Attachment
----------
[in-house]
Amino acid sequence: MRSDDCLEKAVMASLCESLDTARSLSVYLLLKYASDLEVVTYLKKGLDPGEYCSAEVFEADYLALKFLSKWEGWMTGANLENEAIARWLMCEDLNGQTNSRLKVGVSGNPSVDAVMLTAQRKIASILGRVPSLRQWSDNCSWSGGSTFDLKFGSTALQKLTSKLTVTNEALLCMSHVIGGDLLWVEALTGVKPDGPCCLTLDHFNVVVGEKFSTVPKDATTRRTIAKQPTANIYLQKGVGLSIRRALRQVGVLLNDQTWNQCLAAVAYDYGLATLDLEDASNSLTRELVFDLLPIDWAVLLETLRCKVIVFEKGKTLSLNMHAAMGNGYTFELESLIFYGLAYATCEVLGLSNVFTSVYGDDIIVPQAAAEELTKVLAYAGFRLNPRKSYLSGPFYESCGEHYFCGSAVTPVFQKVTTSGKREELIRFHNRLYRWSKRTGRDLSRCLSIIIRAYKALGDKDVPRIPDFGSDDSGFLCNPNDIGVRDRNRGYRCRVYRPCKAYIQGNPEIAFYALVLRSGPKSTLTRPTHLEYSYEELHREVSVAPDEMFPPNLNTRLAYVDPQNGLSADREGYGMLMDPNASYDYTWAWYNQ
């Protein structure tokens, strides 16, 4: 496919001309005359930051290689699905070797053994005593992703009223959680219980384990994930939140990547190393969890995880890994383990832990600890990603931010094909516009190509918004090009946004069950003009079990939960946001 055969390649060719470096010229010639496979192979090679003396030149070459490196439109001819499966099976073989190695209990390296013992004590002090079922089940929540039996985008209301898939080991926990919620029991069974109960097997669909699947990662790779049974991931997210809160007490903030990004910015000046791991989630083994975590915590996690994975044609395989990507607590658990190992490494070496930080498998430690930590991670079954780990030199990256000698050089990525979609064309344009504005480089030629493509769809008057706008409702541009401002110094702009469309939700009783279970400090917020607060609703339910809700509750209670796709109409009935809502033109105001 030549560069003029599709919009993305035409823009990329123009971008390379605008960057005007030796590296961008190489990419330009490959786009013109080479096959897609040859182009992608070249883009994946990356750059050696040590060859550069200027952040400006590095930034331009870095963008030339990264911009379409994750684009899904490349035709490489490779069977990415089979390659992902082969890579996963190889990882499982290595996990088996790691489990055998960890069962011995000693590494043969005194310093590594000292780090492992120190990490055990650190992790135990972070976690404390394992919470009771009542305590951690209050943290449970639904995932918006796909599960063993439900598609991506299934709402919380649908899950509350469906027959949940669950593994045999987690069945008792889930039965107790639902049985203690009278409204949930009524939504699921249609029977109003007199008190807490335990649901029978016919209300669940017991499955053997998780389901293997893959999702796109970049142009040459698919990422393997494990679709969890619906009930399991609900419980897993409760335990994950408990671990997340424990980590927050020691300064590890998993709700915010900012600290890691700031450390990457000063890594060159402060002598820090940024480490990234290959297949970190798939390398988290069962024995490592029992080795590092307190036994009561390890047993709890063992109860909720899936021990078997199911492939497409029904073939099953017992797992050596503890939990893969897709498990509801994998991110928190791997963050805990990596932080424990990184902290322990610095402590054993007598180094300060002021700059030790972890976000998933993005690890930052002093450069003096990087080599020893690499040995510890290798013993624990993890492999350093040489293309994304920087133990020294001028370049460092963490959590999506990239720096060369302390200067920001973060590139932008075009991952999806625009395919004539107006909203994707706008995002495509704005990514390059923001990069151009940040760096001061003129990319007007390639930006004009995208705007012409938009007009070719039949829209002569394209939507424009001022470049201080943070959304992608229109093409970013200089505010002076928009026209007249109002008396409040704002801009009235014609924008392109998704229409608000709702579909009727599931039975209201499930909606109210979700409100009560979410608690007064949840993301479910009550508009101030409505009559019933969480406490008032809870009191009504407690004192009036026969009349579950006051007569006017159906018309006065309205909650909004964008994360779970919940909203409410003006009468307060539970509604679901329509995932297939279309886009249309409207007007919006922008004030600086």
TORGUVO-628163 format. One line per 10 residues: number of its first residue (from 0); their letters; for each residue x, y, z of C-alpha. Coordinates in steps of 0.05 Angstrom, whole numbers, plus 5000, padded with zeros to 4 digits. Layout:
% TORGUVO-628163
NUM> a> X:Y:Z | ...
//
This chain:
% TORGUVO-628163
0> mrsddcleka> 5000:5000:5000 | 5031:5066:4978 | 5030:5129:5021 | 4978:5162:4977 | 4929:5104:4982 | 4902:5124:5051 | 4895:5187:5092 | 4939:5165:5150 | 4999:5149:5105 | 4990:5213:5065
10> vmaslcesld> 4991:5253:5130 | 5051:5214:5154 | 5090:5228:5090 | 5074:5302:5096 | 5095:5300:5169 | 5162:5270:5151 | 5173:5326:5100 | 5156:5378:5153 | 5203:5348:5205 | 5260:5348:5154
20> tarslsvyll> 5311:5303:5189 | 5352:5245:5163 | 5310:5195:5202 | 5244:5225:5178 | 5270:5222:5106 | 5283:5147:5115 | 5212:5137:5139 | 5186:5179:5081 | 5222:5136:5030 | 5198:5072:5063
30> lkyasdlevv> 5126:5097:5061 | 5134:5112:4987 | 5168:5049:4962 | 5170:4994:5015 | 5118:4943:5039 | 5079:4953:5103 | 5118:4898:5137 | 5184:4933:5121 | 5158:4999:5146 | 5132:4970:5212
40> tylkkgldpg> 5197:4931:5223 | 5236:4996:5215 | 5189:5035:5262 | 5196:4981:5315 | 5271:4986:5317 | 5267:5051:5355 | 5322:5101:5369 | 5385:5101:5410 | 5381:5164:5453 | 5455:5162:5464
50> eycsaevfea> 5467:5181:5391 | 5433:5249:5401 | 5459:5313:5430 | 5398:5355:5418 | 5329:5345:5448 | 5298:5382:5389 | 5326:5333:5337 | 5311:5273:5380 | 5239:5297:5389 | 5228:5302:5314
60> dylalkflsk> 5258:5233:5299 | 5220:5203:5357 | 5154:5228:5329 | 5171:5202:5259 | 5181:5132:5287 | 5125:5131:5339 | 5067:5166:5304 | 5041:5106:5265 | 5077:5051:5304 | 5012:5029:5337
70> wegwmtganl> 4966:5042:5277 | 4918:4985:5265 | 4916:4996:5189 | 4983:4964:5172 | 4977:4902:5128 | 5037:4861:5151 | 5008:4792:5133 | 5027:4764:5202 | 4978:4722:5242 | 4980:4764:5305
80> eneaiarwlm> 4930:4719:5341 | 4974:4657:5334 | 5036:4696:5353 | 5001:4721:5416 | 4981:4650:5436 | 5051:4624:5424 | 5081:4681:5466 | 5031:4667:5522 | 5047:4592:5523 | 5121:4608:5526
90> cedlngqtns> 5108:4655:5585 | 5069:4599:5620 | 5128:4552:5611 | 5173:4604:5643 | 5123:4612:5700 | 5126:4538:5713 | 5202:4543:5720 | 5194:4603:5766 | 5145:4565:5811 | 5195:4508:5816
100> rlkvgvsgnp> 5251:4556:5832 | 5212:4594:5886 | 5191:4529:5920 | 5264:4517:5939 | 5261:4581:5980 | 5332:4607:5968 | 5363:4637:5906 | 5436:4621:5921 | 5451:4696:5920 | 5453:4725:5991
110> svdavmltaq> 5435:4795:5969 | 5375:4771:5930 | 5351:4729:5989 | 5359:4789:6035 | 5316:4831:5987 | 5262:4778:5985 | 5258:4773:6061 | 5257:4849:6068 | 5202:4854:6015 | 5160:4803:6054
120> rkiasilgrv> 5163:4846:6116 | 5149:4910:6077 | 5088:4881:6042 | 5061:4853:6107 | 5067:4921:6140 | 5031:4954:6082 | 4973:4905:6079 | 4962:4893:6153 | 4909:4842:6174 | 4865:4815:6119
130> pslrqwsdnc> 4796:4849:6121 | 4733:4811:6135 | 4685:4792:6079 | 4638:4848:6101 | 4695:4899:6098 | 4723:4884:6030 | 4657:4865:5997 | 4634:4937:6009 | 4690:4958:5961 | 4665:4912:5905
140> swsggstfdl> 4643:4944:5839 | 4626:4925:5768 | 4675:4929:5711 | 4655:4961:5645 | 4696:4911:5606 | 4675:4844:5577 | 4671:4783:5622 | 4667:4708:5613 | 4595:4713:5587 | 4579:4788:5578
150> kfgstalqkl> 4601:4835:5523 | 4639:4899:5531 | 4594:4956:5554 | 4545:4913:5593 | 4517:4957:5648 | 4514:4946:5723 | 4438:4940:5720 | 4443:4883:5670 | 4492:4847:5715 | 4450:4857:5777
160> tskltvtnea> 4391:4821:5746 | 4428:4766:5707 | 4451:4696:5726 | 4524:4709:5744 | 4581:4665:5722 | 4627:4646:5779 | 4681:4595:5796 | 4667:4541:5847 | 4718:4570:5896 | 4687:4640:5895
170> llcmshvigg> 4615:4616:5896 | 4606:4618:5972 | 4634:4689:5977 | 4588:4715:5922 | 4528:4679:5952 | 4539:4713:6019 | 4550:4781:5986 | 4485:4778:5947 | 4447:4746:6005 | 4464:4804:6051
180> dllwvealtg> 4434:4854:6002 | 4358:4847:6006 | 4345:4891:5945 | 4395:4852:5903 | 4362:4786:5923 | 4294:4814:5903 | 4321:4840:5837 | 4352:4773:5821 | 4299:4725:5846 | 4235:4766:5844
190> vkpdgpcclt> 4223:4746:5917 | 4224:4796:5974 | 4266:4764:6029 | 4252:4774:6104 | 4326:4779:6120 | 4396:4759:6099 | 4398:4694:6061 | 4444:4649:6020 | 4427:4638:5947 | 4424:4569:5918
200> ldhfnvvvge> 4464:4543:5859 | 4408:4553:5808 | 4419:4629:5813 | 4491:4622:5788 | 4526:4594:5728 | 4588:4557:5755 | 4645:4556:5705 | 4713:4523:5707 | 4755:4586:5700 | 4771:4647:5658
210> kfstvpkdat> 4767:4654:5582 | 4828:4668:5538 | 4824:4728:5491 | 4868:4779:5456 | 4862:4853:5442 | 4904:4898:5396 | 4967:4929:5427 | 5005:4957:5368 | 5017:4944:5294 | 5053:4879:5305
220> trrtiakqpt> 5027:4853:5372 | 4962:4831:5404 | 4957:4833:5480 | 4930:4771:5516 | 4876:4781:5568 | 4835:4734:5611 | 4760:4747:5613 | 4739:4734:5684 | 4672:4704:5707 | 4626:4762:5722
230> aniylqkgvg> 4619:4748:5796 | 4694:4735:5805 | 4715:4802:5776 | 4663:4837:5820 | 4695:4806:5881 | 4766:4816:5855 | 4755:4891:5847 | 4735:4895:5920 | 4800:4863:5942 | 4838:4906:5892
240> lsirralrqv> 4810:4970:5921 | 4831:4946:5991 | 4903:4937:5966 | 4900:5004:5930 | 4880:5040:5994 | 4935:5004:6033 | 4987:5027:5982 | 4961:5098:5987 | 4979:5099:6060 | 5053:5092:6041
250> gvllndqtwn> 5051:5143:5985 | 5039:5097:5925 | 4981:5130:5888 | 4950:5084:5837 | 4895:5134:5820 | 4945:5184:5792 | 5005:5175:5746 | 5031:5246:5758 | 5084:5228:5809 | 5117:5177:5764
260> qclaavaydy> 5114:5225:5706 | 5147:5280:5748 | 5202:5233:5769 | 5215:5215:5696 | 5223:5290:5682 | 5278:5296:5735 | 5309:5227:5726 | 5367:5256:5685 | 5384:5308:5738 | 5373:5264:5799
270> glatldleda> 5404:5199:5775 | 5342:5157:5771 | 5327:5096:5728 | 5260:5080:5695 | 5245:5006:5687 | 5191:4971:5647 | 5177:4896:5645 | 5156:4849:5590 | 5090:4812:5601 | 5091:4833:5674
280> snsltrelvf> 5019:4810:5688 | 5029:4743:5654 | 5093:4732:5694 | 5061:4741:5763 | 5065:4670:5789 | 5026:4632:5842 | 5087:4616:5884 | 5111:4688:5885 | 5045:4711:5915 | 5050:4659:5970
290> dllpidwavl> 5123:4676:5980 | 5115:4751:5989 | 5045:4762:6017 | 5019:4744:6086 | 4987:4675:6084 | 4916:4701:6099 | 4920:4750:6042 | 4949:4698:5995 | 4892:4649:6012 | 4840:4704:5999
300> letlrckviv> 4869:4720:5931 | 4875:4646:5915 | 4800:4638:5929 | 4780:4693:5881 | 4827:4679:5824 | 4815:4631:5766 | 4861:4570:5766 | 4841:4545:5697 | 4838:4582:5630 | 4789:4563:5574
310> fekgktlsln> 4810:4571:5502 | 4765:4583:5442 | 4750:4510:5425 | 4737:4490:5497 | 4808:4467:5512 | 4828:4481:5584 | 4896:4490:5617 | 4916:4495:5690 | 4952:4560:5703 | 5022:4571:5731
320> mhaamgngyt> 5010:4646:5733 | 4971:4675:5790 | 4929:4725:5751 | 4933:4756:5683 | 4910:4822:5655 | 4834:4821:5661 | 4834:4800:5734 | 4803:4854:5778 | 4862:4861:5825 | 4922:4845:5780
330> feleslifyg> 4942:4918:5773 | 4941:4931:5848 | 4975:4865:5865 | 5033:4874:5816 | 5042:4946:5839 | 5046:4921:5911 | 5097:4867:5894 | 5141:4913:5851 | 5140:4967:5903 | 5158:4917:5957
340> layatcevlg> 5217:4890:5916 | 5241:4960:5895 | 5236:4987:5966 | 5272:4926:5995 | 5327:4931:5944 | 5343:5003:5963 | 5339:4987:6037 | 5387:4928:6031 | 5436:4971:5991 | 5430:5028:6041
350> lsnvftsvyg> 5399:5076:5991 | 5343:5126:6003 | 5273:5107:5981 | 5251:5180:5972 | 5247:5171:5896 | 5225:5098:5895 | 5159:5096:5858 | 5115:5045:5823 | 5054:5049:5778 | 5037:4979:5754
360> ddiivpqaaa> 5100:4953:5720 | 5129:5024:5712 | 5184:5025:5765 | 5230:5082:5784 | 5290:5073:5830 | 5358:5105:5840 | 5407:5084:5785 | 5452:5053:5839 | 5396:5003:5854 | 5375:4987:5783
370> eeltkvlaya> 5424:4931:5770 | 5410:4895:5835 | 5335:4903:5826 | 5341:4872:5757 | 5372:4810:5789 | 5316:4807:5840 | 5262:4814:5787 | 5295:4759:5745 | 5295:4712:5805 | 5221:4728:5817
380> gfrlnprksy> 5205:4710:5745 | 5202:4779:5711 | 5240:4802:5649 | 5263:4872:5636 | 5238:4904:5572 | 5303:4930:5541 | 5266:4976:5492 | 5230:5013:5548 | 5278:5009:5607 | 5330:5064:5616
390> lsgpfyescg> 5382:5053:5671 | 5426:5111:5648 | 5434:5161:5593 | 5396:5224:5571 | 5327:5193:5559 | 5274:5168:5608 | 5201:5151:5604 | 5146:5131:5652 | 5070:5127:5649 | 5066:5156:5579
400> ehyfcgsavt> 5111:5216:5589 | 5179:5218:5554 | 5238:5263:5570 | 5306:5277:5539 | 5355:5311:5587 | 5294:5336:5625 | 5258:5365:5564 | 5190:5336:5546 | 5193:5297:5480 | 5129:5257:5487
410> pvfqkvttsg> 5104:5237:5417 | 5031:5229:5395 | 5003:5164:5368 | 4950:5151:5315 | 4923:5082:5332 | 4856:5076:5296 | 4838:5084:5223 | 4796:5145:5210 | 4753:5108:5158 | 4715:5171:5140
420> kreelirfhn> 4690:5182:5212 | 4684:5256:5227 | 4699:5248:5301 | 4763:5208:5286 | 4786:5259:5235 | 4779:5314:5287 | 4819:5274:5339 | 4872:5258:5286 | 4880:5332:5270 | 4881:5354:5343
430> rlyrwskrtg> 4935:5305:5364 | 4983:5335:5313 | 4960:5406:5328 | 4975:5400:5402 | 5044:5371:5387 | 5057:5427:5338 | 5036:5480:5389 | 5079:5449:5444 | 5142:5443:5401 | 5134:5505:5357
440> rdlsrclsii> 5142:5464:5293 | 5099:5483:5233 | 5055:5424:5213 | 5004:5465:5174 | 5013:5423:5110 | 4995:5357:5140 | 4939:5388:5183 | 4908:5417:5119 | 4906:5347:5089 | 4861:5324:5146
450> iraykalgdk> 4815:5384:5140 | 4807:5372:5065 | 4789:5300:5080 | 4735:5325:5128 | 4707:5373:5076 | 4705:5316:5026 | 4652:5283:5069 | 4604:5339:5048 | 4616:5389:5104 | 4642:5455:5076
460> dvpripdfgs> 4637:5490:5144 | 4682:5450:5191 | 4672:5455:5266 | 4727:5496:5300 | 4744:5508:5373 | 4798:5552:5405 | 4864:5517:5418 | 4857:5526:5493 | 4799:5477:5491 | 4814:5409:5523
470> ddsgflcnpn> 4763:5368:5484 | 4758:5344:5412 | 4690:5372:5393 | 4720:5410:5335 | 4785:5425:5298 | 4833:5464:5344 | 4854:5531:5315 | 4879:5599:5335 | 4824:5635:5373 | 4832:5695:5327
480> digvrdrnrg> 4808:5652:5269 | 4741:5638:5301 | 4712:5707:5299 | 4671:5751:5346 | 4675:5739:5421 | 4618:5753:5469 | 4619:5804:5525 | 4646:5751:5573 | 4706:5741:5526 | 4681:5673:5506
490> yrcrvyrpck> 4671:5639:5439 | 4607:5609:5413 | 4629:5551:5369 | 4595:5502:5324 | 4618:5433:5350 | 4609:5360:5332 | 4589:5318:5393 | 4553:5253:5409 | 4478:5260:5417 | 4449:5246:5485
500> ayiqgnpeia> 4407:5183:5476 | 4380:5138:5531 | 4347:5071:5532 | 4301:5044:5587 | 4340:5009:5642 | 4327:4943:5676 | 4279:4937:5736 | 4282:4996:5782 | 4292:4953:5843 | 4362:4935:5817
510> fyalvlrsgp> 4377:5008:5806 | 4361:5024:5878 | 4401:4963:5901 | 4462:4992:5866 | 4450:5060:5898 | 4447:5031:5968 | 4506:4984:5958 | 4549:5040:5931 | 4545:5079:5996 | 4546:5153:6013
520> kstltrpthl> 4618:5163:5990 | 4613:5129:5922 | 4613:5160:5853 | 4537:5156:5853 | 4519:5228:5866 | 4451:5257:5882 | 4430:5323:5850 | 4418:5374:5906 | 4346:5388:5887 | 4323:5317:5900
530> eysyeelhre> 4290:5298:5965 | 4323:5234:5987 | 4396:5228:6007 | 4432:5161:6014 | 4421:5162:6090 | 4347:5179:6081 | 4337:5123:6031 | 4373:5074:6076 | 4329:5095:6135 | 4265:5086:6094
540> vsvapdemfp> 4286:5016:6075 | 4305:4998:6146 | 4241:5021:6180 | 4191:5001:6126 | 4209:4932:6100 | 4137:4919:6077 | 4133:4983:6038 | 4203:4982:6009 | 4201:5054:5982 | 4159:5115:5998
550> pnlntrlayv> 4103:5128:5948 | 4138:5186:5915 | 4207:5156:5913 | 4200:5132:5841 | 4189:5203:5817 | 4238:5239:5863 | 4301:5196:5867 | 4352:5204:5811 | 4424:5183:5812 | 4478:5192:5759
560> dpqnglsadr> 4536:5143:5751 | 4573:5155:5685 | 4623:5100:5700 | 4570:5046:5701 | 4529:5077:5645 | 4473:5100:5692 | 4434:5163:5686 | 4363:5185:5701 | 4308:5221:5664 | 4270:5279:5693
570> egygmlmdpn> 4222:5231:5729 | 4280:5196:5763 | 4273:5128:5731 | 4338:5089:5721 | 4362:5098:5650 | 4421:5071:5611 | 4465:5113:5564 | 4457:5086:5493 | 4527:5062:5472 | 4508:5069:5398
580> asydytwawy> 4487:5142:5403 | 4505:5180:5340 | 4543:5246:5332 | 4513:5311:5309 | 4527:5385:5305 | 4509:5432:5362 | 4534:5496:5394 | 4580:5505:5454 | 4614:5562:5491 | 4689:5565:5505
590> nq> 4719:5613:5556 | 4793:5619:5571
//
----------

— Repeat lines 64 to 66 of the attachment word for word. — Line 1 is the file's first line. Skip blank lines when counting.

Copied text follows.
540> vsvapdemfp> 4286:5016:6075 | 4305:4998:6146 | 4241:5021:6180 | 4191:5001:6126 | 4209:4932:6100 | 4137:4919:6077 | 4133:4983:6038 | 4203:4982:6009 | 4201:5054:5982 | 4159:5115:5998
550> pnlntrlayv> 4103:5128:5948 | 4138:5186:5915 | 4207:5156:5913 | 4200:5132:5841 | 4189:5203:5817 | 4238:5239:5863 | 4301:5196:5867 | 4352:5204:5811 | 4424:5183:5812 | 4478:5192:5759
560> dpqnglsadr> 4536:5143:5751 | 4573:5155:5685 | 4623:5100:5700 | 4570:5046:5701 | 4529:5077:5645 | 4473:5100:5692 | 4434:5163:5686 | 4363:5185:5701 | 4308:5221:5664 | 4270:5279:5693